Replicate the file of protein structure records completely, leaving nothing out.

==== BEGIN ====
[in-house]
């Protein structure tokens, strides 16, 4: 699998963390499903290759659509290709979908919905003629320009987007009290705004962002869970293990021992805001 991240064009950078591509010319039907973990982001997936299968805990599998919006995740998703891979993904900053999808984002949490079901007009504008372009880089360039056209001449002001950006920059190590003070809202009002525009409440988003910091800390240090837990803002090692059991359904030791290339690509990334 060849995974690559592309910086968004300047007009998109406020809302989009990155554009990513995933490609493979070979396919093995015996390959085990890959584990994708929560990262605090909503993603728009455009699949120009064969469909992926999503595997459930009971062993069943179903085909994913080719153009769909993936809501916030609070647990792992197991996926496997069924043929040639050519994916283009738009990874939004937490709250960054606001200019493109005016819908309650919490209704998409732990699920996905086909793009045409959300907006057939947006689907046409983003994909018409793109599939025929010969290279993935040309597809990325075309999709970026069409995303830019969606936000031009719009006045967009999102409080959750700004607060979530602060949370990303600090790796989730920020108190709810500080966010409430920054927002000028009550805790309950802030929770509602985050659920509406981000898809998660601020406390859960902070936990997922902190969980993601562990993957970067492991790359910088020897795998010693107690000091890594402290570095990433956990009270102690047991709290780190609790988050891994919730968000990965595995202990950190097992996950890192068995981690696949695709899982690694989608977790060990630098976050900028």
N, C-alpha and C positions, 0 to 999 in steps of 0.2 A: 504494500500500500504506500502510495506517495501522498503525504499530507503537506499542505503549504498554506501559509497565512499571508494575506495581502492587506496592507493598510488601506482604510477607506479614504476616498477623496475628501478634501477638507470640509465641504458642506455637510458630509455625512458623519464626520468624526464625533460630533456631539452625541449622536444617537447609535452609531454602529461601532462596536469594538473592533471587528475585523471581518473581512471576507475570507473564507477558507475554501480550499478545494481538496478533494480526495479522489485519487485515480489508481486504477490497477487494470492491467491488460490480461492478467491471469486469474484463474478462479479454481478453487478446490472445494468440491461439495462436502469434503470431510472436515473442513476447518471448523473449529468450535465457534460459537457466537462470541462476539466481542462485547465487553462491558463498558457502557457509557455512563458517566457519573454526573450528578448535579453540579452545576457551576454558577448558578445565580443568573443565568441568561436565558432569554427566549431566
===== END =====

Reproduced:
[in-house]
């Protein structure tokens, strides 16, 4: 699998963390499903290759659509290709979908919905003629320009987007009290705004962002869970293990021992805001 991240064009950078591509010319039907973990982001997936299968805990599998919006995740998703891979993904900053999808984002949490079901007009504008372009880089360039056209001449002001950006920059190590003070809202009002525009409440988003910091800390240090837990803002090692059991359904030791290339690509990334 060849995974690559592309910086968004300047007009998109406020809302989009990155554009990513995933490609493979070979396919093995015996390959085990890959584990994708929560990262605090909503993603728009455009699949120009064969469909992926999503595997459930009971062993069943179903085909994913080719153009769909993936809501916030609070647990792992197991996926496997069924043929040639050519994916283009738009990874939004937490709250960054606001200019493109005016819908309650919490209704998409732990699920996905086909793009045409959300907006057939947006689907046409983003994909018409793109599939025929010969290279993935040309597809990325075309999709970026069409995303830019969606936000031009719009006045967009999102409080959750700004607060979530602060949370990303600090790796989730920020108190709810500080966010409430920054927002000028009550805790309950802030929770509602985050659920509406981000898809998660601020406390859960902070936990997922902190969980993601562990993957970067492991790359910088020897795998010693107690000091890594402290570095990433956990009270102690047991709290780190609790988050891994919730968000990965595995202990950190097992996950890192068995981690696949695709899982690694989608977790060990630098976050900028």
N, C-alpha and C positions, 0 to 999 in steps of 0.2 A: 504494500500500500504506500502510495506517495501522498503525504499530507503537506499542505503549504498554506501559509497565512499571508494575506495581502492587506496592507493598510488601506482604510477607506479614504476616498477623496475628501478634501477638507470640509465641504458642506455637510458630509455625512458623519464626520468624526464625533460630533456631539452625541449622536444617537447609535452609531454602529461601532462596536469594538473592533471587528475585523471581518473581512471576507475570507473564507477558507475554501480550499478545494481538496478533494480526495479522489485519487485515480489508481486504477490497477487494470492491467491488460490480461492478467491471469486469474484463474478462479479454481478453487478446490472445494468440491461439495462436502469434503470431510472436515473442513476447518471448523473449529468450535465457534460459537457466537462470541462476539466481542462485547465487553462491558463498558457502557457509557455512563458517566457519573454526573450528578448535579453540579452545576457551576454558577448558578445565580443568573443565568441568561436565558432569554427566549431566